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User avatar
By Dynamo
#91353 Hello, I would like to use a gyroscope (gy-521) and a rotary encoder (ky-040). But when i come to connect it I have noticed that people usually connect it to the same pins (D1 and D2) . I would like to know if it is possible to use both modules with the esp8266 and if possible how to connect them.
Thank you
User avatar
By QuickFix
#91361 Yes, you can (of course you can ;) ), but you have to give us something to go on first:
  • What ESP are you planning to use (please don't say it will be an ESP-01... pretty please)?
  • What have you tried yourself up to now?
  • Do you have a specific reason to use other GPIO's than commonly used?
The GY-521 uses I2C (so that's two GPIO's needed for the gyro) and the rotary encoder uses 2 GIO's for the turning pulses and (optionally) 1 GPIO extra if you want to use the button-press option: it's not possible to share GPIO's with these two modules, so you would have to use 2 + 2 (+ 1) = 4 (or 5) GPIO's to have both connected and working.
(Note: although the rotary module says that it needs 5V you can feed it with 3.3V of the ESP without problems, since it actually is just a couple of switches).

Things to watch out for: not all GPIO's are the same, some can not be used as is without getting in trouble at boot (GPIO0, GPIO2 and GPIO15 control the boot state) and there are also other GPIO's that are less than ideal to use: for an overview, see this page on Random Nerd :idea:
User avatar
By Dynamo
#91362 I am planning to use the ESP8266 ESP-12E. I'm waiting for the module (encoder) to arrive, but I wanted to know beforehand how to use it, but reading on the internet I must have misunderstood the information.

So I can connect the rotary encoder to other GPIOs.

I would like to know your opinion if there could be problems using the encoder and the gy-521 , as the encoder will make a lot of interference when rotating, right?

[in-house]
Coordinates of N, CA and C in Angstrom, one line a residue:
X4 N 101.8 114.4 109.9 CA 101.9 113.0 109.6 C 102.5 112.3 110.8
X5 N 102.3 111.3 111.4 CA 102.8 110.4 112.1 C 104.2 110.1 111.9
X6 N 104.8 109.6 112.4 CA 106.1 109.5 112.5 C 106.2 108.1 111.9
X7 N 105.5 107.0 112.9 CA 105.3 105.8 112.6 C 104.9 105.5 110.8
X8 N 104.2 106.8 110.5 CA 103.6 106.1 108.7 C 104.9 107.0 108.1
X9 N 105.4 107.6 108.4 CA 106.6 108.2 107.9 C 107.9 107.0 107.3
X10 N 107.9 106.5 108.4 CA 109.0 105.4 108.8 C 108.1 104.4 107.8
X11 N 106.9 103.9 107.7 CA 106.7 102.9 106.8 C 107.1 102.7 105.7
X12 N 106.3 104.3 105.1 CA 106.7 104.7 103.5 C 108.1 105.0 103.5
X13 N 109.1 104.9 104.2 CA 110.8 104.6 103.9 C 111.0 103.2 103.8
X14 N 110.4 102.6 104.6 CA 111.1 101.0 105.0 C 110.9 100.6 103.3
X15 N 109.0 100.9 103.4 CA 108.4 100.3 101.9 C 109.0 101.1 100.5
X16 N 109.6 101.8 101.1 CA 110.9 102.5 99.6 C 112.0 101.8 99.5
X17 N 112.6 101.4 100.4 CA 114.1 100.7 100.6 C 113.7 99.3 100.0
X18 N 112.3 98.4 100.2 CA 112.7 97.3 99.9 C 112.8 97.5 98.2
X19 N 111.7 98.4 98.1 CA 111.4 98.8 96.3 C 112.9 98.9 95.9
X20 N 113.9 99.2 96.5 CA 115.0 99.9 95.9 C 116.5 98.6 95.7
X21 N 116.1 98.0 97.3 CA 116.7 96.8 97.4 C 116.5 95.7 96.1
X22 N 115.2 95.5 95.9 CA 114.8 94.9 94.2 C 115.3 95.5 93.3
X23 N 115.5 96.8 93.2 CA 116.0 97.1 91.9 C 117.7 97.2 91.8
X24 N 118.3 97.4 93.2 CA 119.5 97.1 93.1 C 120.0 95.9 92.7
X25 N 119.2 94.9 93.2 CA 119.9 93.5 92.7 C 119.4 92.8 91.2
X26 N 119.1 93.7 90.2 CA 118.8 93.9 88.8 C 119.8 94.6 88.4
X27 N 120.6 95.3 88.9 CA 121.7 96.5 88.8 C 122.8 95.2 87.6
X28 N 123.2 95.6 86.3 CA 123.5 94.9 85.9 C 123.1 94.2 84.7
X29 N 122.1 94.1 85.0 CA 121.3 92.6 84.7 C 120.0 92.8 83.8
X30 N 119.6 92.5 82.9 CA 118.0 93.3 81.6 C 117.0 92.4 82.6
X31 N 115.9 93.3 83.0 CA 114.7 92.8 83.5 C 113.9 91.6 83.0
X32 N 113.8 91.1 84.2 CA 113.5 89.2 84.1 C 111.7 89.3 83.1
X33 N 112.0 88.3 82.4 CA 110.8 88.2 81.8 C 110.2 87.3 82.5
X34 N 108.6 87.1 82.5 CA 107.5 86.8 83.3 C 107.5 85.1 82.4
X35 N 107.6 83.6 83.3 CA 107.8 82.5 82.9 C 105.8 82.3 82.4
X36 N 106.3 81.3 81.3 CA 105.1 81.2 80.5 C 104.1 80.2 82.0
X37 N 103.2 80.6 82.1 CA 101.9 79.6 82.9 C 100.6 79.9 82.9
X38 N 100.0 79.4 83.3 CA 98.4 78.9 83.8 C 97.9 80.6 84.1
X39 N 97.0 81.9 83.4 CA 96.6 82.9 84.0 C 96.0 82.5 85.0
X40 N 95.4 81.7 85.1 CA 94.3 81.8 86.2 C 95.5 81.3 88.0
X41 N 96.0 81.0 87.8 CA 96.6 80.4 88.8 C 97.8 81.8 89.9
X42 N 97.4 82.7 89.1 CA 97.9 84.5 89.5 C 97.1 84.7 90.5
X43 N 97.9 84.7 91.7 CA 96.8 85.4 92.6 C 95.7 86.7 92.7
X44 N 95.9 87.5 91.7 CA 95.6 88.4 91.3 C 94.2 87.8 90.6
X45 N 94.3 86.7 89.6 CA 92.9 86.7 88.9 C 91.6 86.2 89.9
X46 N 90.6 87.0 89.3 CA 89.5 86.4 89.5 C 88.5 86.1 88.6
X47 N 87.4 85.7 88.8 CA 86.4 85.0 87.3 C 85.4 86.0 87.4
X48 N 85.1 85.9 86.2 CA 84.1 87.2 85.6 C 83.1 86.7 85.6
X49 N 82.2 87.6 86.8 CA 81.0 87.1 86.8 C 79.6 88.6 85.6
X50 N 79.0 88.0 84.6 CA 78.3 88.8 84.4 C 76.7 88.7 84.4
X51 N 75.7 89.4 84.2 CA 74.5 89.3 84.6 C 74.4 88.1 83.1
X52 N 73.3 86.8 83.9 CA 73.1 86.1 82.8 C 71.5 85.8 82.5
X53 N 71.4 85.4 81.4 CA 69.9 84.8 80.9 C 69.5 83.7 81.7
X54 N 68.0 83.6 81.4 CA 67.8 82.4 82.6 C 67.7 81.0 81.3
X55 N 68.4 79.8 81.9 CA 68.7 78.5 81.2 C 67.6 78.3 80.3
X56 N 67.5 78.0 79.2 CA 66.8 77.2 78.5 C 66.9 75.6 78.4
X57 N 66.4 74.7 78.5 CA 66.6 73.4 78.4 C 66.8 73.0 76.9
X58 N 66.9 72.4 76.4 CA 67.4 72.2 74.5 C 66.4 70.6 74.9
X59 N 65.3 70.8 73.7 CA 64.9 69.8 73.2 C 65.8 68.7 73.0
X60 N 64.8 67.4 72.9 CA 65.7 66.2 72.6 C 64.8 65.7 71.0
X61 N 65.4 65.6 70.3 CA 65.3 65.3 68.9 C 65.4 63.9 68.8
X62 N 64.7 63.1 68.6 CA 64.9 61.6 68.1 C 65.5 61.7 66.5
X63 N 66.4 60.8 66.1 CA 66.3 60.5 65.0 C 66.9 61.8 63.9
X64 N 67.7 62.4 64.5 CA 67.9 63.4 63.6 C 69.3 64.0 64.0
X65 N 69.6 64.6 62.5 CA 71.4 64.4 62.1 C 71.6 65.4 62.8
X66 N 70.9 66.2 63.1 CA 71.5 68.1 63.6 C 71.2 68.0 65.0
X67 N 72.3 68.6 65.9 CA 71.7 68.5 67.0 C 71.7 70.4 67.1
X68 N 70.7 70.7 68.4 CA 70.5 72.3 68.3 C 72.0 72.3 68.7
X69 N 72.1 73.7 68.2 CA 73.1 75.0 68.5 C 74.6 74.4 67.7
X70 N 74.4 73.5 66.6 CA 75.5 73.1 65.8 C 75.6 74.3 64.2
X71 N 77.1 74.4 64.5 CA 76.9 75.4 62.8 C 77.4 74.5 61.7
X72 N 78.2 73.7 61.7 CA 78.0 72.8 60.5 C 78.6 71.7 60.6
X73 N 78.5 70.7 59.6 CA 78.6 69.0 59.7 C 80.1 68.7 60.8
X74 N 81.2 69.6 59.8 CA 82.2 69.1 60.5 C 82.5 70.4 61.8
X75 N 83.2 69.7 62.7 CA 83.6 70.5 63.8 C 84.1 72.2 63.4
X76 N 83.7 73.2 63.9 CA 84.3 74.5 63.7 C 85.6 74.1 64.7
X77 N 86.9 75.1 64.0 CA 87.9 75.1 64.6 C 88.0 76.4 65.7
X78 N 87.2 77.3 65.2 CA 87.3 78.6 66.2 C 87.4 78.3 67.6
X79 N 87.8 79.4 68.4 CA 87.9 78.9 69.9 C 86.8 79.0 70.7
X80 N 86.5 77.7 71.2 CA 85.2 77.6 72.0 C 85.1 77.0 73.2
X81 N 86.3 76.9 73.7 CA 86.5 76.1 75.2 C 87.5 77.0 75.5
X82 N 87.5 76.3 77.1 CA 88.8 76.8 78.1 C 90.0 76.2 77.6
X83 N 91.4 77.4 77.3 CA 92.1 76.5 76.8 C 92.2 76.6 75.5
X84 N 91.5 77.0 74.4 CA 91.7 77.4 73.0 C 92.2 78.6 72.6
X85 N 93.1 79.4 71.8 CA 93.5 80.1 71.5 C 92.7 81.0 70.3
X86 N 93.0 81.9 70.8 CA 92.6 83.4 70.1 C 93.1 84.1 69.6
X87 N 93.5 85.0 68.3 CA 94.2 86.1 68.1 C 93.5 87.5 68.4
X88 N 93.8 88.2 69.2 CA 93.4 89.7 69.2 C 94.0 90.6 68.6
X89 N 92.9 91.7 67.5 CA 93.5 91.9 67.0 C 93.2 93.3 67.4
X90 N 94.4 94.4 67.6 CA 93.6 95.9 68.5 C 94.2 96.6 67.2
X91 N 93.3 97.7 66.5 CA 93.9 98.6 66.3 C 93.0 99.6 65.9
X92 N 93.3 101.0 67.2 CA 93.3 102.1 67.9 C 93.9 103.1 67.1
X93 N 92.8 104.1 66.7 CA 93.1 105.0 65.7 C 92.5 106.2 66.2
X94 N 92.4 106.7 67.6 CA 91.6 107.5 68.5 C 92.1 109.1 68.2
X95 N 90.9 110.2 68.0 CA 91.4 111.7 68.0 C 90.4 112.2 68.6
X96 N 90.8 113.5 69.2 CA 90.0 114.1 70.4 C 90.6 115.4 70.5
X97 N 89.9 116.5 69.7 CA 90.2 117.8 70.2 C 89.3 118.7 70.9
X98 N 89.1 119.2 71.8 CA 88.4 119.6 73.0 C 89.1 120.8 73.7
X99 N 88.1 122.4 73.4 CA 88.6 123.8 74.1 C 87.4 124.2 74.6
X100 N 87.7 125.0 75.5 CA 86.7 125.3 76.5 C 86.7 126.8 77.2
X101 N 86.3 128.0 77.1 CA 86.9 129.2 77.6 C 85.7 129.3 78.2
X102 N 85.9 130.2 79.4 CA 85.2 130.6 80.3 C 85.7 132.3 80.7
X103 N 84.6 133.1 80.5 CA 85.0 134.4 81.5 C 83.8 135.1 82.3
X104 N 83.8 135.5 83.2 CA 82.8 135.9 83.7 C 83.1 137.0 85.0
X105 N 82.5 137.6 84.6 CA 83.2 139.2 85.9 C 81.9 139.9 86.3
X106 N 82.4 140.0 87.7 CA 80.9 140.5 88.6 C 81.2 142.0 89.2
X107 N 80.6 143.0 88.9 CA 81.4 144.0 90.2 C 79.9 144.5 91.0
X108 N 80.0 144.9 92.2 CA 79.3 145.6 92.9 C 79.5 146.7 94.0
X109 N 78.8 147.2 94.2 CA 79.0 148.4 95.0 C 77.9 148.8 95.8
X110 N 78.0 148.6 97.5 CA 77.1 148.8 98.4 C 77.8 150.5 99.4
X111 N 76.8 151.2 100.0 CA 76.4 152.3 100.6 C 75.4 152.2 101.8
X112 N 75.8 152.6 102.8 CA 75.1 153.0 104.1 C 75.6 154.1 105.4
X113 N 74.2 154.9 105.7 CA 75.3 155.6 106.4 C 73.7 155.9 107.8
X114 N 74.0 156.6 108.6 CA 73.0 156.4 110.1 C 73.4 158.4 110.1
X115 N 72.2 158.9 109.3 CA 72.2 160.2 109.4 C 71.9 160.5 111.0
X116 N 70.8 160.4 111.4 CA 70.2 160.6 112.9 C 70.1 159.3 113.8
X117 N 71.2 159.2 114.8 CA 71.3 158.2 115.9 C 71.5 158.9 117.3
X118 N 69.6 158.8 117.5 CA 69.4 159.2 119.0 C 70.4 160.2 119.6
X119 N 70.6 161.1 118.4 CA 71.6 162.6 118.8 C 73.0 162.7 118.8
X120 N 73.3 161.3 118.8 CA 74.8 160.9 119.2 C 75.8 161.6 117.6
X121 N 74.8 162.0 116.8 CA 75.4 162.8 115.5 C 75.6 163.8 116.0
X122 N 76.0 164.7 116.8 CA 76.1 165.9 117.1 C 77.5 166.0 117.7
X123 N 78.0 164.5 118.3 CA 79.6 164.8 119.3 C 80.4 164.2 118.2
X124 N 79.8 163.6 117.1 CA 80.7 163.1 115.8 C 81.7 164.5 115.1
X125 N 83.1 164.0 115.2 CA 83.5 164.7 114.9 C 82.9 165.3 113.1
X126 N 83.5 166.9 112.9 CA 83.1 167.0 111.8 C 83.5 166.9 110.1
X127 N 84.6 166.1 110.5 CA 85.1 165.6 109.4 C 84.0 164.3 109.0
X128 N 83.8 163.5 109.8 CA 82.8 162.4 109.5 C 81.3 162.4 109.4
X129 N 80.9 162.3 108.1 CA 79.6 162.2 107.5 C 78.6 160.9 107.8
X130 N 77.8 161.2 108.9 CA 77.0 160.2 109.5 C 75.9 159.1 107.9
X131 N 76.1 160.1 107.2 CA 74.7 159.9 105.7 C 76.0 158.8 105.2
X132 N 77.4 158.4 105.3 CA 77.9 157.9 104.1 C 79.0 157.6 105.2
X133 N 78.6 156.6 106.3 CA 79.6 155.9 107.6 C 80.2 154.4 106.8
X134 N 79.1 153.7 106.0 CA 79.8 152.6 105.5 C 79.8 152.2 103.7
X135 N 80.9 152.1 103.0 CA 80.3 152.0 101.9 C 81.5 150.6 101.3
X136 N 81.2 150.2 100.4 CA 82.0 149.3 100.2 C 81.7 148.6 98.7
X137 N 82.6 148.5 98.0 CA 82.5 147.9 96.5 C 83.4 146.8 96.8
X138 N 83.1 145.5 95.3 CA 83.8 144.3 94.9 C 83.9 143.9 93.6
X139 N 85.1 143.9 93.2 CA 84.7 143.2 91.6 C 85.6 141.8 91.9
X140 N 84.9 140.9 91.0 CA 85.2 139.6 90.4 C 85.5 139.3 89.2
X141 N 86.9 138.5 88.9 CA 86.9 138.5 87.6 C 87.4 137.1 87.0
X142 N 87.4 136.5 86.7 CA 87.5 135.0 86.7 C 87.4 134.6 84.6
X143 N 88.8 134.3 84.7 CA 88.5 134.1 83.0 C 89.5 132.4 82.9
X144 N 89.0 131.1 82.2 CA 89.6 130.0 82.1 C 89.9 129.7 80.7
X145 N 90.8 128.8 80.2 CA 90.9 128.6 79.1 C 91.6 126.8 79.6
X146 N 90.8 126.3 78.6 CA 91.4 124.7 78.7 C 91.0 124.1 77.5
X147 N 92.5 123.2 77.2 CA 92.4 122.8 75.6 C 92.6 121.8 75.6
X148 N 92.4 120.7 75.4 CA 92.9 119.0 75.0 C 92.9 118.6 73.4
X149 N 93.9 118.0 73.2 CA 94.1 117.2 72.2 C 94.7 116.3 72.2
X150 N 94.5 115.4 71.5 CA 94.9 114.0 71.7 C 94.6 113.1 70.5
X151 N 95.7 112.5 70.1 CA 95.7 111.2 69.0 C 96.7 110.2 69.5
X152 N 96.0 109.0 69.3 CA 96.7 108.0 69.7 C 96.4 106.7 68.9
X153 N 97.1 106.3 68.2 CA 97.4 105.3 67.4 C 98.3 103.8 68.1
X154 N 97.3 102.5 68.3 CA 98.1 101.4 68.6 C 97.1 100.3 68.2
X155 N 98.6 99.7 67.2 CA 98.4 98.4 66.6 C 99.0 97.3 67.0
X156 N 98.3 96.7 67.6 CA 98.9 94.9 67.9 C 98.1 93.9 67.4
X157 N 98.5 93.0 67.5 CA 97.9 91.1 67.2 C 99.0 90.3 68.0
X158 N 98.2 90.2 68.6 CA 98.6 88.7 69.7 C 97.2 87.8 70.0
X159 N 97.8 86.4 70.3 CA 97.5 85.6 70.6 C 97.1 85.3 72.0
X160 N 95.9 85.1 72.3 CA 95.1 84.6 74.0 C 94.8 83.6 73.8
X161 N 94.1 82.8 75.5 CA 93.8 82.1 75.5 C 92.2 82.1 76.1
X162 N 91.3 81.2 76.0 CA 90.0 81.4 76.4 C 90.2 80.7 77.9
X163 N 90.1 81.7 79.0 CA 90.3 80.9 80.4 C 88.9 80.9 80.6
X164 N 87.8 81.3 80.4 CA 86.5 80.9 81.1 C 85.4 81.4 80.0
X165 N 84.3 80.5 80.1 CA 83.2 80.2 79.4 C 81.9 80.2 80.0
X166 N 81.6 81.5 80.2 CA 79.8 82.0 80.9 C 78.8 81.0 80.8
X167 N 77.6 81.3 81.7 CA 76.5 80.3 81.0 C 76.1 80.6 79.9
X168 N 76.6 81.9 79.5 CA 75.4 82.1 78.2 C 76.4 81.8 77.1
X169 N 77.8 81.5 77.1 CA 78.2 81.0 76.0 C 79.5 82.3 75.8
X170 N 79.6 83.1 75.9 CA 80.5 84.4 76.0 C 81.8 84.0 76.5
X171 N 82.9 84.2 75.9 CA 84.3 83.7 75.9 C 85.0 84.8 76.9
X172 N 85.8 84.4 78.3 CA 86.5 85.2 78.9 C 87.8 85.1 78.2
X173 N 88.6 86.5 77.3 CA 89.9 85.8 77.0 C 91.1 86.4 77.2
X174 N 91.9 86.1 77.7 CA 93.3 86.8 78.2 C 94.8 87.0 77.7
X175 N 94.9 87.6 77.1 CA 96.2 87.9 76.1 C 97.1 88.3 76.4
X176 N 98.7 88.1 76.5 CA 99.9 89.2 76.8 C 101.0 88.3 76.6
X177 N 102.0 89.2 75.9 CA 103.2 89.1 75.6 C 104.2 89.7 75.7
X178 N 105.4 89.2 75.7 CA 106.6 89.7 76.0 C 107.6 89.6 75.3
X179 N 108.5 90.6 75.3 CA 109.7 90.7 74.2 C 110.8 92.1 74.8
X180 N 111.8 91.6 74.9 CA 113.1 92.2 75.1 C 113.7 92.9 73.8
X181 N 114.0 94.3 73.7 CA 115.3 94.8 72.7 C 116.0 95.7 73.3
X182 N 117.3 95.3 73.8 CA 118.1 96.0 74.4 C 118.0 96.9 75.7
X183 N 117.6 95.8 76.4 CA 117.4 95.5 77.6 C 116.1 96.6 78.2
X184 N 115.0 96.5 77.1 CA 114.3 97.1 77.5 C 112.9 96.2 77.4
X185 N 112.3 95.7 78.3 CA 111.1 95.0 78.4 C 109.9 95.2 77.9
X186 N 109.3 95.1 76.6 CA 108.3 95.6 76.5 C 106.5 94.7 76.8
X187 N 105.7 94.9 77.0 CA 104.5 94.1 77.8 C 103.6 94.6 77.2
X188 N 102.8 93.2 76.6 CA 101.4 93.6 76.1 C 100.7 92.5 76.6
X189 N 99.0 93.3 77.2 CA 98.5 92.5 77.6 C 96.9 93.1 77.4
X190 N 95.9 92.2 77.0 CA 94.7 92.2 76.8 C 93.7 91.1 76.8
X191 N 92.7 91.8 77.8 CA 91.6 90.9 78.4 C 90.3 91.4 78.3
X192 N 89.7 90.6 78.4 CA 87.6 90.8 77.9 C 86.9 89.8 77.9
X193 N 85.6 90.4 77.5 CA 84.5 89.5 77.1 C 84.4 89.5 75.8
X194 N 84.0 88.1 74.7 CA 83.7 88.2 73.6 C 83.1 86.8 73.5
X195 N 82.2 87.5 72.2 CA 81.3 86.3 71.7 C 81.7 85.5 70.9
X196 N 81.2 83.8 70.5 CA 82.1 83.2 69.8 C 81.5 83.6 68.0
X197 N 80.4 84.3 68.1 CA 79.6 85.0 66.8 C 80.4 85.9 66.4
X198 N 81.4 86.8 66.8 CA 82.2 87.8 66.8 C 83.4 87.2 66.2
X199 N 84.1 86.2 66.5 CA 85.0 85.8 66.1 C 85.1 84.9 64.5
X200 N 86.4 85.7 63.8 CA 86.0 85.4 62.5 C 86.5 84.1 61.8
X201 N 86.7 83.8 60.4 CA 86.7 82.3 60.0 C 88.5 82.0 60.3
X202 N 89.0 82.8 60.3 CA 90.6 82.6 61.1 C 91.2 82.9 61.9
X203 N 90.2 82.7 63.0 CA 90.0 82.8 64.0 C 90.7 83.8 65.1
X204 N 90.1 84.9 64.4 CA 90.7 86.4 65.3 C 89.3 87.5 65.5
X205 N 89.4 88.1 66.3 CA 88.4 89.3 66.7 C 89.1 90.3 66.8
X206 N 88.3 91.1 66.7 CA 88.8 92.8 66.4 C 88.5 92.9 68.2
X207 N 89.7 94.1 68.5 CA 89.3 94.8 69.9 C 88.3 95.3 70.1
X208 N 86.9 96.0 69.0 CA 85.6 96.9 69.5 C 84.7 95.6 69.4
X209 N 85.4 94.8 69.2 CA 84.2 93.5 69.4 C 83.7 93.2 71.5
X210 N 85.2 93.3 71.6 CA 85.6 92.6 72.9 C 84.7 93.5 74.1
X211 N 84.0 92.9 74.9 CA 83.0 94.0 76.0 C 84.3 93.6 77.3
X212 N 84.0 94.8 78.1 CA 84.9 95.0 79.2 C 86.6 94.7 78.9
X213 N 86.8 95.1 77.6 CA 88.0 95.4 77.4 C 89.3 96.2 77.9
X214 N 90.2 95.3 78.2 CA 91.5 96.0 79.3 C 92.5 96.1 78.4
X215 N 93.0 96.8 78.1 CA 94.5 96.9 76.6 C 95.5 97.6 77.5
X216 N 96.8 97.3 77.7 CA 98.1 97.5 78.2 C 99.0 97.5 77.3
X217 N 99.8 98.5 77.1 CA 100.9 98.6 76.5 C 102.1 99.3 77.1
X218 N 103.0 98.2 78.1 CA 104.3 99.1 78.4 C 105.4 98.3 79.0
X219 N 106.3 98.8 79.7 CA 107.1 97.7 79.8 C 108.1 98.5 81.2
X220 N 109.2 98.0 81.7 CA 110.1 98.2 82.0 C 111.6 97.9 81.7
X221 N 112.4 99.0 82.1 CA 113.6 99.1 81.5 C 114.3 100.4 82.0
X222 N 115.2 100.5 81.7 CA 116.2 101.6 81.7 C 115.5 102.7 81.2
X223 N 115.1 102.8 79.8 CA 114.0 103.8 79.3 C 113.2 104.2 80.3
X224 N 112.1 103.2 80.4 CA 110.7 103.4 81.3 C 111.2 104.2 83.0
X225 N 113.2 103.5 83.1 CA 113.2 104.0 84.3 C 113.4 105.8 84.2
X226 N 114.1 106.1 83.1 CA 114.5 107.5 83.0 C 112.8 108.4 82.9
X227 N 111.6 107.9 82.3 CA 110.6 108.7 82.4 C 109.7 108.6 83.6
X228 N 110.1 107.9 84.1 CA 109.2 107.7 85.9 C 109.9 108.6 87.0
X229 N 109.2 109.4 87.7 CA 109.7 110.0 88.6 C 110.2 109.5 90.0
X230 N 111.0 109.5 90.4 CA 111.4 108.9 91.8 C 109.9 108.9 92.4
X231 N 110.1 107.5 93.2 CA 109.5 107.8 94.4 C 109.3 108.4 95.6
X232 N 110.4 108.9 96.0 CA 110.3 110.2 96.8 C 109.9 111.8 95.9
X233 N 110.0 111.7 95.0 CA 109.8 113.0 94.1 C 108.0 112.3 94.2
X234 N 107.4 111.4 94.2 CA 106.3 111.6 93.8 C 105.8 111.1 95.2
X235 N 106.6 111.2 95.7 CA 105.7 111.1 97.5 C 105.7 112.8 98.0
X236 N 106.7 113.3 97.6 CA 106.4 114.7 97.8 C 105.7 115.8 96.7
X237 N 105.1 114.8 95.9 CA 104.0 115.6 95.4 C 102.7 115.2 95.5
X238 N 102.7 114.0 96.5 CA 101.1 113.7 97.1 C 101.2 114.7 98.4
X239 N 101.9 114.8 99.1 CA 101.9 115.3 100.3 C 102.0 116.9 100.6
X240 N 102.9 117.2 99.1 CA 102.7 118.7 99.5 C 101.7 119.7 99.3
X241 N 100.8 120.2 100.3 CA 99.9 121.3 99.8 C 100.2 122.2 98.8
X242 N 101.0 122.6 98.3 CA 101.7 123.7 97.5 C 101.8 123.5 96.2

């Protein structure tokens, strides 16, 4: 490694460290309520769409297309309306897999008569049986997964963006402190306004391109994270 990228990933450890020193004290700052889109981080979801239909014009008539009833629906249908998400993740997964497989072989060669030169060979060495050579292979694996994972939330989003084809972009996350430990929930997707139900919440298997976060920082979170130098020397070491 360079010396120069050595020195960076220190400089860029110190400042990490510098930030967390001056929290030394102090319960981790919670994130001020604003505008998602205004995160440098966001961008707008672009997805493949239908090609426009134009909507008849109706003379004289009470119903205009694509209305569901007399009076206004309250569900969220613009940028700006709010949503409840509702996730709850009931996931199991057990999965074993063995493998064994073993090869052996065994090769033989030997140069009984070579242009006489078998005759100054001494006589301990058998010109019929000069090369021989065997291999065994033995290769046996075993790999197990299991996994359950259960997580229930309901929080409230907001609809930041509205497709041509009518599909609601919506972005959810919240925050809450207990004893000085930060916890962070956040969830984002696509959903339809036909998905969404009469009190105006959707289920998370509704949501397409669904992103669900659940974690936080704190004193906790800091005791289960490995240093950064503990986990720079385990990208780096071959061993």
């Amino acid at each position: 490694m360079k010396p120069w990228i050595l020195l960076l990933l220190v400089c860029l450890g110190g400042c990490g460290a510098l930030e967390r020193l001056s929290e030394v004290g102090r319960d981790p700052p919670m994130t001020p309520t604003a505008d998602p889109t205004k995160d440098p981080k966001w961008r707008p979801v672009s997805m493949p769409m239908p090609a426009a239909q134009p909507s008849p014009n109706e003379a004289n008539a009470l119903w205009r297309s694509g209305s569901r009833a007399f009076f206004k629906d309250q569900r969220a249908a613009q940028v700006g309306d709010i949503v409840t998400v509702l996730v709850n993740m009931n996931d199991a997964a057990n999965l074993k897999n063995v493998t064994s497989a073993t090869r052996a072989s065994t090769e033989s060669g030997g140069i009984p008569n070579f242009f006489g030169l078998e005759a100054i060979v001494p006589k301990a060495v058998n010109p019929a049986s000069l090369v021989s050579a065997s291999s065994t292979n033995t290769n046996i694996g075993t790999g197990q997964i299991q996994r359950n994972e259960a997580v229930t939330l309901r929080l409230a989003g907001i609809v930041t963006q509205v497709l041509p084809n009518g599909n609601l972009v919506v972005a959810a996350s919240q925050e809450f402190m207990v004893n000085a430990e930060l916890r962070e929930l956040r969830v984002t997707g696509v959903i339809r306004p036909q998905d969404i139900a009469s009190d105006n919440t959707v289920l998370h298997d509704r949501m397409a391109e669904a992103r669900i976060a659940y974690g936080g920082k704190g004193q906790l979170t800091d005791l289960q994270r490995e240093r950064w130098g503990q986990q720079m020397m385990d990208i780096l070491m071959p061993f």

Thanks for the quick reply.
User avatar
By QuickFix
Dynamo wrote:I am planning to use the ESP8266 ESP-12E.

I want to suggest you start with a development board, like a NodeMCU, first before trying to get a bare module working, especially when your new. :idea:
Once you got the hardware and software working as intended, you can opt to design your own schematics and PCB using any of the available ESP modules.

Dynamo wrote:I would like to know your opinion if there could be problems using the encoder and the gy-521 , as the encoder will make a lot of interference when rotating, right?

I've only played with an encoder once (I personally only use normal buttons), but getting it working properly can be tricky: in my experience using an interrupt would be the most reliable option, but I believe there are a couple of topics on the forum that deal with this subject.
Depending on the type of project you have to consider using either hardware or software de-bouncing though, because with either (encoder of normal switches) you will get bounced. ;)

Talking I2C is easy: just include the Wire-library, set the GPIO's the device(s) is/are connected to and talk.

To check the existence/address of (each) I2C device on the bus you can use an I2C scanner sketch like below:
Code: Select all#include "Wire.h"

void setup(){
  while(!Serial){} // Waiting for serial connection
  Serial.println("Start I2C scanner ...");
  byte count = 0;
  for (byte i = 8; i < 120; i++)
    if (Wire.endTransmission() == 0)
      Serial.print("Found I2C Device: ");
      Serial.print(" (0x");
      Serial.print(i, HEX);
  Serial.println("Finish I2C scanner");
  Serial.print("Found ");
  Serial.print(count, HEX);
  Serial.println(" Device(s).");

void loop() {}
Last edited by QuickFix on Tue May 11, 2021 7:05 am, edited 1 time in total.